He said that he was happy to hear that we had concluded to remain in peace. That he had a large quantity of goods, and that if we had made a good hunt we should be well supplied, but he remarked that he had received no instructions to furnish us anything on credit, nor could he give us any without receiving the pay for them on the spot!

We informed him what our Great Father had told our chiefs at Washington, and contended that he could supply us if he would, believing that our Great Father always spoke the truth. The war chief said the trader could not furnish us on credit, and that he had received no instructions from our Great Father at Washington. We left the fort dissatisfied and went to camp. What was now to be done we knew not. We questioned the party that brought us the news from our Great Father, that we could get credit for our winter supplies at this place. They still told the same story and insisted on its truth. Few of us slept that night. All was gloom and discontent.

In the morning a canoe was seen descending the river, bearing an express, who brought intelligence that La Gutrie, a British trader, had landed at Rock Island with two boat loads of goods. He requested us to come up immediately as he had good news for us, and a variety of presents. The express presented us with tobacco, pipes and wampum. The news ran through our camp like fire through dry grass on the prairie. Our lodges were soon taken down and we all started for Rock Island. Here ended all hopes of our remaining at peace, having been forced into war by being deceived.

Our party were not long in getting to Rock Island. When we came in sight and saw tents pitched, we yelled, fired our guns and beat our drums. Guns were immediately fired at the island, returning our salute, and a British flag hoisted. We loaded, were cordially received by La Gutrie, and then smoked the pipe with him. After which he made a speech to us, saying that he had been sent by Col. Dixon. He gave us a number of handsome presents, among them a large silk flag and a keg of rum. He then told us to retire, take some refreshments and rest ourselves, as he would have more to say to us next day.

We accordingly retired to our lodges, which in the meantime had been put up, and spent the night. The next morning we called upon him and told him we wanted his two boat loads of goods to divide among our people, for which he should be well paid in the spring in furs and peltries. He consented for us to take them and do as we pleased with them. While our people were dividing the goods, he took me aside and informed me that Colonel Dixon was at Green Bay with twelve boats loaded with goods, guns and ammunition. He wished to raise a party immediately and go to him. He said our friend, the trader at Peoria, was collecting the Pottawattomi and would be there before us. I communicated this information to my braves, and a party of two hundred warriors were soon collected and ready to depart. I paid a visit to the lodge of an old friend, who had been the comrade of my youth, and had been in many war parties with me, but was now crippled and no longer able to travel. He had a son that I had adopted as my own, and who had hunted with me the two winters preceding. I wished my old friend to let him go with me. He objected, saying he could not get his support if he did attend me, and that I, who had always provided for him since his misfortune, would be gone, therefore he could not spare him as he had no other dependence. I offered to leave my son in his stead but he refused to give his consent. He said that he did not like the war, as he had been down the river and had been well treated by the Americans and could not fight against them. He had promised to winter near a white settler above Salt river, and must take his son with him. We parted and I soon concluded my arrangements and started with my party for Green Bay. On our arrival there we found a large encampment; were well received by Colonel Dixon and the war chiefs who were with him. He gave us plenty of provisions, tobacco and pipes, saying that he would hold a council with us the next day. In the encampment I found a great number of Kickapoo, Ottawa and Winnebago. I visited all their camps and found them in high spirits. They had all received new guns, ammunition and a variety of clothing.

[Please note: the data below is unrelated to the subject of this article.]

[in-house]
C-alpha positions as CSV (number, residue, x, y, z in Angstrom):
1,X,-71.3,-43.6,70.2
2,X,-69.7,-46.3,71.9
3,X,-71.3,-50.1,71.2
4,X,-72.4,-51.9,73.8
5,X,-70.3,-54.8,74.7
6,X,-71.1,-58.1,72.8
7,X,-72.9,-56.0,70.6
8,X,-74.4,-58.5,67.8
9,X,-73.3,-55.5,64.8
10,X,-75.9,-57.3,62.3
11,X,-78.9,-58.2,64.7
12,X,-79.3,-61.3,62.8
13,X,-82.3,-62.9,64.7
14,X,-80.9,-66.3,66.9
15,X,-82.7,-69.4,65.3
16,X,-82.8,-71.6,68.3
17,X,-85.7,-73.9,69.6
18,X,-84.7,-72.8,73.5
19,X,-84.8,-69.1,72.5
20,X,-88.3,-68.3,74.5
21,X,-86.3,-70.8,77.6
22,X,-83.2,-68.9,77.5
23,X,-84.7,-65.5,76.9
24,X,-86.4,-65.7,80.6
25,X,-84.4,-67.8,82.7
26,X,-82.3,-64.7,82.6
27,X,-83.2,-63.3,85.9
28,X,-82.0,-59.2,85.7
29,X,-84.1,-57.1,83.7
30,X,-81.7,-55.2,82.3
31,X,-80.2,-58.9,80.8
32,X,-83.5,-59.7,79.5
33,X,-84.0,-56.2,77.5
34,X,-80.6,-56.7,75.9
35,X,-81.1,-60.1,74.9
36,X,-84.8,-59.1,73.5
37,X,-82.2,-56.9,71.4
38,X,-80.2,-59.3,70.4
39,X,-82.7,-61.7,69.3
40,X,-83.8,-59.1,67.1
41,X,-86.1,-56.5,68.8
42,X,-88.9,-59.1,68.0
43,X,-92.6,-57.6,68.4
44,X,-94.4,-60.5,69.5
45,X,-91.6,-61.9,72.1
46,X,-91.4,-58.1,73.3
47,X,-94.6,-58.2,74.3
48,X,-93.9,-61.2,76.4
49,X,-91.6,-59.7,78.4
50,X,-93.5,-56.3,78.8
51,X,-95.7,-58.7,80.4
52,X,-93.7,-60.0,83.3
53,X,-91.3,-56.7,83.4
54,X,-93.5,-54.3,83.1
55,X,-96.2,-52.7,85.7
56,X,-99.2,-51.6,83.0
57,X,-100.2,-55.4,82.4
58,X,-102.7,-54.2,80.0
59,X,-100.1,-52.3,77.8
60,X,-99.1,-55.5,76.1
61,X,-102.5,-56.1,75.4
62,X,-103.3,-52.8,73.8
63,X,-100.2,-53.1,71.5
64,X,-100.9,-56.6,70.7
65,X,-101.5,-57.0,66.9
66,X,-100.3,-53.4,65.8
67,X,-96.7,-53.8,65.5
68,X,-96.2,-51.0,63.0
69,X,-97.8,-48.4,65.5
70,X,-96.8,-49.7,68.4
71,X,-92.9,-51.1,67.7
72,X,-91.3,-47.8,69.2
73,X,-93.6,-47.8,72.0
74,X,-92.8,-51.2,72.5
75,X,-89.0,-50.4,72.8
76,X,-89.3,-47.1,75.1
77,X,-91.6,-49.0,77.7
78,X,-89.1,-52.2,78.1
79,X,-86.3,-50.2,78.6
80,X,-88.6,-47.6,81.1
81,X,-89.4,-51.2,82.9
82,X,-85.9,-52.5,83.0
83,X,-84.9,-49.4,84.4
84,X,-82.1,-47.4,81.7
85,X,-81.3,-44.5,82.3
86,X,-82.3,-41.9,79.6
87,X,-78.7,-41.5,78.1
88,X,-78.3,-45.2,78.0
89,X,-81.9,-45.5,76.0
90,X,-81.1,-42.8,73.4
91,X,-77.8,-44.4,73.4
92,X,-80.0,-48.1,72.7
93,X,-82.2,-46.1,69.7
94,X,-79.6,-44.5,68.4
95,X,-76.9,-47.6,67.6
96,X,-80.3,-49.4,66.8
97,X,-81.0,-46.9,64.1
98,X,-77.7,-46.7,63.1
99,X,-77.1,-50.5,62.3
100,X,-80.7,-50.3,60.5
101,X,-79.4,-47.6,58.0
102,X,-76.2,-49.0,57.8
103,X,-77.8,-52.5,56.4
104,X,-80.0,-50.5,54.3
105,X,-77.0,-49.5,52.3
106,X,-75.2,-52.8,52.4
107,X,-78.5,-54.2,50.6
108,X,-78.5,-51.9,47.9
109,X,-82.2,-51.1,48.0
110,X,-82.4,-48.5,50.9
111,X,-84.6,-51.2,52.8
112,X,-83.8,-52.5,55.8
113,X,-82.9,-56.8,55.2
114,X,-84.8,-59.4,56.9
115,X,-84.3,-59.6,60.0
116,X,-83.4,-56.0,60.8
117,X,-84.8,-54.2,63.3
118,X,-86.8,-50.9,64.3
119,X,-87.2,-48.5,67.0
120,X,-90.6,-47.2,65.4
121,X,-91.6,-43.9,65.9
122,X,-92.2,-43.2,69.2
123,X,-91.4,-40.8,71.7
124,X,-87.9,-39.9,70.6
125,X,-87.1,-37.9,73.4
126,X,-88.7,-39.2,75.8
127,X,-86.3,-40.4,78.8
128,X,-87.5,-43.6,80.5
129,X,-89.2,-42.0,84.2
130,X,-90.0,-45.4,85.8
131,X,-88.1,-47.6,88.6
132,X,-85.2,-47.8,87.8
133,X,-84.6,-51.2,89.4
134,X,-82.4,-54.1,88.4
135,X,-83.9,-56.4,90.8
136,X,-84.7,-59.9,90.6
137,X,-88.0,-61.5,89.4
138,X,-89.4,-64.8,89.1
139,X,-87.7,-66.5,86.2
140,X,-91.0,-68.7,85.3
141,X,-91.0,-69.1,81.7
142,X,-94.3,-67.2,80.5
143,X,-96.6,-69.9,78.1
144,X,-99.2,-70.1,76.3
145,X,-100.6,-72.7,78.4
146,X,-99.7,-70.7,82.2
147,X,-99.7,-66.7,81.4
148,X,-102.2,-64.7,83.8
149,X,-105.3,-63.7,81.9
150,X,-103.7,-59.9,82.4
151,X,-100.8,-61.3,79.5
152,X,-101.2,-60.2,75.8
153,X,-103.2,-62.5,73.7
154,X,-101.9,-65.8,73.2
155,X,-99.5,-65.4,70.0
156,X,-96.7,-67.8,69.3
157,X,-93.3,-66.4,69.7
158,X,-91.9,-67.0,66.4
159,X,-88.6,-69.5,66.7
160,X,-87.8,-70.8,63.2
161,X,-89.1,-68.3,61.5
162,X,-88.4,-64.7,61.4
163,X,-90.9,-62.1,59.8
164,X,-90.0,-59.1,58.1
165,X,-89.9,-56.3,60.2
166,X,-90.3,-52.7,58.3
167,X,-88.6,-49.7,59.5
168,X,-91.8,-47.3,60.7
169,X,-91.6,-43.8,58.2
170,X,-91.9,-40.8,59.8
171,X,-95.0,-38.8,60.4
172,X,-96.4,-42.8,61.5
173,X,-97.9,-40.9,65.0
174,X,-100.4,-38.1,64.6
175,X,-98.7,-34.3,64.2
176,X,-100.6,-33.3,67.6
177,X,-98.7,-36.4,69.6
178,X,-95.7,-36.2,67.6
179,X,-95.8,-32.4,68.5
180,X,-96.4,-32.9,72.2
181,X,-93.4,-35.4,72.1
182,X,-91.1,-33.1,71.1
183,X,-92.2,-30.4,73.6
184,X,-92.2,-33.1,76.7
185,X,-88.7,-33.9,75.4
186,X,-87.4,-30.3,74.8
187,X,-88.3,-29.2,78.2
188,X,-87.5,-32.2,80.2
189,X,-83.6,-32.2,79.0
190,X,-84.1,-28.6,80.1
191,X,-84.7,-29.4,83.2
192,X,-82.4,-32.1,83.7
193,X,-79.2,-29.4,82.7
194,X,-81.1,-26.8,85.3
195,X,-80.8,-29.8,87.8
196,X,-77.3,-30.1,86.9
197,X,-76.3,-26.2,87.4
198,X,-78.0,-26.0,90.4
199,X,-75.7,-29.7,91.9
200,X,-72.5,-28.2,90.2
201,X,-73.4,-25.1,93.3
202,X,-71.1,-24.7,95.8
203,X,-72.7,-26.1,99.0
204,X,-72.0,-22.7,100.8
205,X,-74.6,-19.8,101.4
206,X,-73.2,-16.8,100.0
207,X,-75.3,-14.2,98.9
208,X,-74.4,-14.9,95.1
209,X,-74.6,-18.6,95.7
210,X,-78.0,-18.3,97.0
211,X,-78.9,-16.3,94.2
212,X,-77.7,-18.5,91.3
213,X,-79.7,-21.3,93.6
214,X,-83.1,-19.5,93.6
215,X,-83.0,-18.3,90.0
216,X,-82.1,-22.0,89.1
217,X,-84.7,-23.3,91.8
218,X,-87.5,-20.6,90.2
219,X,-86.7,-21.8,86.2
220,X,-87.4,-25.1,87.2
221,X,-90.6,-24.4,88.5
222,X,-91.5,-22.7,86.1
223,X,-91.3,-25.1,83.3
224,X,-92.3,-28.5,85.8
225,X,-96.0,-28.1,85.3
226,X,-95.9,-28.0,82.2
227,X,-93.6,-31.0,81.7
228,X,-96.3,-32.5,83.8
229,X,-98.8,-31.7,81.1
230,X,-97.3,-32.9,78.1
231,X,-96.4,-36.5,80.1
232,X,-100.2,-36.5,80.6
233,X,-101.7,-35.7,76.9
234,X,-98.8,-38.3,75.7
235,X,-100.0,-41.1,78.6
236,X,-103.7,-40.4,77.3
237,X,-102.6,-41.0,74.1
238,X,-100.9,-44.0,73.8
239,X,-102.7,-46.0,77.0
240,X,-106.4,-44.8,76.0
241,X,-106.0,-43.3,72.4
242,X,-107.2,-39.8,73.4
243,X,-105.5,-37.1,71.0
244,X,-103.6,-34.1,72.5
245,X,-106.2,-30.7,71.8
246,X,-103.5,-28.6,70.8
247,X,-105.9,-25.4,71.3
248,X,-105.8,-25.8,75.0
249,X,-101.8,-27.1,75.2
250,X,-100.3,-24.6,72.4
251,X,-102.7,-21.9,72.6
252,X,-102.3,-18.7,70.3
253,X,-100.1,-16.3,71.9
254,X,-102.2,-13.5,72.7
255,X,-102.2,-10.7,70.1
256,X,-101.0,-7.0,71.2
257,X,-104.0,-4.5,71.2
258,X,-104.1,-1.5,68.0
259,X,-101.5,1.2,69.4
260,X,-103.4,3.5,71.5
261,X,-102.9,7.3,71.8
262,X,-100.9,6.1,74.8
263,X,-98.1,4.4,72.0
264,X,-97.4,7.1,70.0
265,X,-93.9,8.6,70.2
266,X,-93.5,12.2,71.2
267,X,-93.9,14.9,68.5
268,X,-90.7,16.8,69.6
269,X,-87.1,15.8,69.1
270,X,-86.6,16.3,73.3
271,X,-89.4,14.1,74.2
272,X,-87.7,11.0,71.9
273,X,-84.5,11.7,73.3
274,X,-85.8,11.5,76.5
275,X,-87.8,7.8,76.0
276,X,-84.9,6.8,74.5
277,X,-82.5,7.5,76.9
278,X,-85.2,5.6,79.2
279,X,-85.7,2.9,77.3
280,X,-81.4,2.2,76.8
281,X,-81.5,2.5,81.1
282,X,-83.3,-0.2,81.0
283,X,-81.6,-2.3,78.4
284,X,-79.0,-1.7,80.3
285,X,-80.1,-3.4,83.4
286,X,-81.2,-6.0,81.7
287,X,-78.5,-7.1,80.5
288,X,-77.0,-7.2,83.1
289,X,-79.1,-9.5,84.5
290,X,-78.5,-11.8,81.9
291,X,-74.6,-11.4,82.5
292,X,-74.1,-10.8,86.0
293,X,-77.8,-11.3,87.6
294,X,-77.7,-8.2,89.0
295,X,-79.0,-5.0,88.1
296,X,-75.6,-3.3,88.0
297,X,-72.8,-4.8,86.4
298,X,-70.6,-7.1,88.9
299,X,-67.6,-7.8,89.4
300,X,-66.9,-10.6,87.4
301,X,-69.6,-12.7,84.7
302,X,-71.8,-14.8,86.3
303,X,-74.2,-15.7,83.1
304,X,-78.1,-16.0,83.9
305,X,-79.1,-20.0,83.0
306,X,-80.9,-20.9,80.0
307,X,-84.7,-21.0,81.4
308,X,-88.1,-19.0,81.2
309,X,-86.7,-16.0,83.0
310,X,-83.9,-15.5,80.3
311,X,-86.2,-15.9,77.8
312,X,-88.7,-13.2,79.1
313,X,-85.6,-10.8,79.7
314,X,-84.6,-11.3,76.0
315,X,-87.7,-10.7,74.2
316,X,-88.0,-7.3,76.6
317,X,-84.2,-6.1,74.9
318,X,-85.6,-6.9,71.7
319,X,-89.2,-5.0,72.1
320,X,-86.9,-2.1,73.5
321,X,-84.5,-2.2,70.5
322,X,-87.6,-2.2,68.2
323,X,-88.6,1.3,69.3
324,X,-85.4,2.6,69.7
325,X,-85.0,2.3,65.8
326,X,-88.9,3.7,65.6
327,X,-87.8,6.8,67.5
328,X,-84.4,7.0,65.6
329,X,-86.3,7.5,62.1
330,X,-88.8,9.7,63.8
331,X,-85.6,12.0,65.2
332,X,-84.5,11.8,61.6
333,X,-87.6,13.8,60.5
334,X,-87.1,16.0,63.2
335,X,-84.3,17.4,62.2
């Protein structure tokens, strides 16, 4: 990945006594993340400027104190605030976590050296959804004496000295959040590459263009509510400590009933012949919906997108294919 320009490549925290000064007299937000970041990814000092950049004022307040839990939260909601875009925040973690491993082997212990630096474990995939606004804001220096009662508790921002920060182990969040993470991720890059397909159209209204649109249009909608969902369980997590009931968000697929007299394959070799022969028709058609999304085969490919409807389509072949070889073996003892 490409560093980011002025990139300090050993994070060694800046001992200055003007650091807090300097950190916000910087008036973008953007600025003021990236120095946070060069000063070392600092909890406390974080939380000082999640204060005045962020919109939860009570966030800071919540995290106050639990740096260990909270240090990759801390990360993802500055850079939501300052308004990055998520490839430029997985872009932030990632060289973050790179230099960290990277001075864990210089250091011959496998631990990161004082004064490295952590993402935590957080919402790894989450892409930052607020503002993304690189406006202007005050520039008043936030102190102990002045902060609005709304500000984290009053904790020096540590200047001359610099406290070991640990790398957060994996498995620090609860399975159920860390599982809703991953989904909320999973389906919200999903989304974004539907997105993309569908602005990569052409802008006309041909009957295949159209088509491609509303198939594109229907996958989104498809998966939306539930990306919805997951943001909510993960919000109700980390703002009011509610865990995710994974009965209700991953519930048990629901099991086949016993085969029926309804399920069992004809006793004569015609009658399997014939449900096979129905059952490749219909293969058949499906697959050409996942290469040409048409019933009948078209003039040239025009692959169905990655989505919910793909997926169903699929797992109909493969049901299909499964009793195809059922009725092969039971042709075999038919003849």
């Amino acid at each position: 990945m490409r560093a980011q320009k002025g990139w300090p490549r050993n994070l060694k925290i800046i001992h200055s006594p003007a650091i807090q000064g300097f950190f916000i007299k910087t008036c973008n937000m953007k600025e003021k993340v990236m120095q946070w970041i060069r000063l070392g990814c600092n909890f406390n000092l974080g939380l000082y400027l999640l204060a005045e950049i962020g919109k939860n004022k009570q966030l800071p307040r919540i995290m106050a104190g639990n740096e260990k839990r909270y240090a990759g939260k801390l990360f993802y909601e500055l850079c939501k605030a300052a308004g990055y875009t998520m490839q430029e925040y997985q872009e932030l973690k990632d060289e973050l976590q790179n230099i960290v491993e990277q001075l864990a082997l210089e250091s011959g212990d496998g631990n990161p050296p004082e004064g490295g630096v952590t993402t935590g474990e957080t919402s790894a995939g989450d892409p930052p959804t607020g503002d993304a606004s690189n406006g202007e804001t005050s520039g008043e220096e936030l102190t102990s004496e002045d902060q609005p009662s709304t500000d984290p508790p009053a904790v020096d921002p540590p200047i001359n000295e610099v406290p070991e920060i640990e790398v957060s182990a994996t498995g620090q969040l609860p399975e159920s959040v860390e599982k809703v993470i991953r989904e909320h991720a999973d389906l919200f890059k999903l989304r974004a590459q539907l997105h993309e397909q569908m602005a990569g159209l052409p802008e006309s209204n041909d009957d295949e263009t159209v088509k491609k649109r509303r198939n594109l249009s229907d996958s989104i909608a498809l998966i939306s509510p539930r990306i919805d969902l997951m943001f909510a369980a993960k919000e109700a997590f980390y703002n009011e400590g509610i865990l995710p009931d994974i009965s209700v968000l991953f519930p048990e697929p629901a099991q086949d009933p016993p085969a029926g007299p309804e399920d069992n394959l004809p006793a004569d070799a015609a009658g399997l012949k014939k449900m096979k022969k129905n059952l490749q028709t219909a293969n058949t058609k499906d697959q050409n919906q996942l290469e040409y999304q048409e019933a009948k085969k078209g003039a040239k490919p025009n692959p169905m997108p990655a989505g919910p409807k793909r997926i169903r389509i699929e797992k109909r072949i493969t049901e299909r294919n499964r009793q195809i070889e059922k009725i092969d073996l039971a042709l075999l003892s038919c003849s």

History, Sauk,

Fort Madison Iowa,

Black Hawk, Patterson, J. B., editor, Leclair, Atoine, interpreter  Autobiography of Black Hawk or Ma-Ka-Tai-Me-She-Kia-Kiak, Self Published by J. B. Patterson, 1882.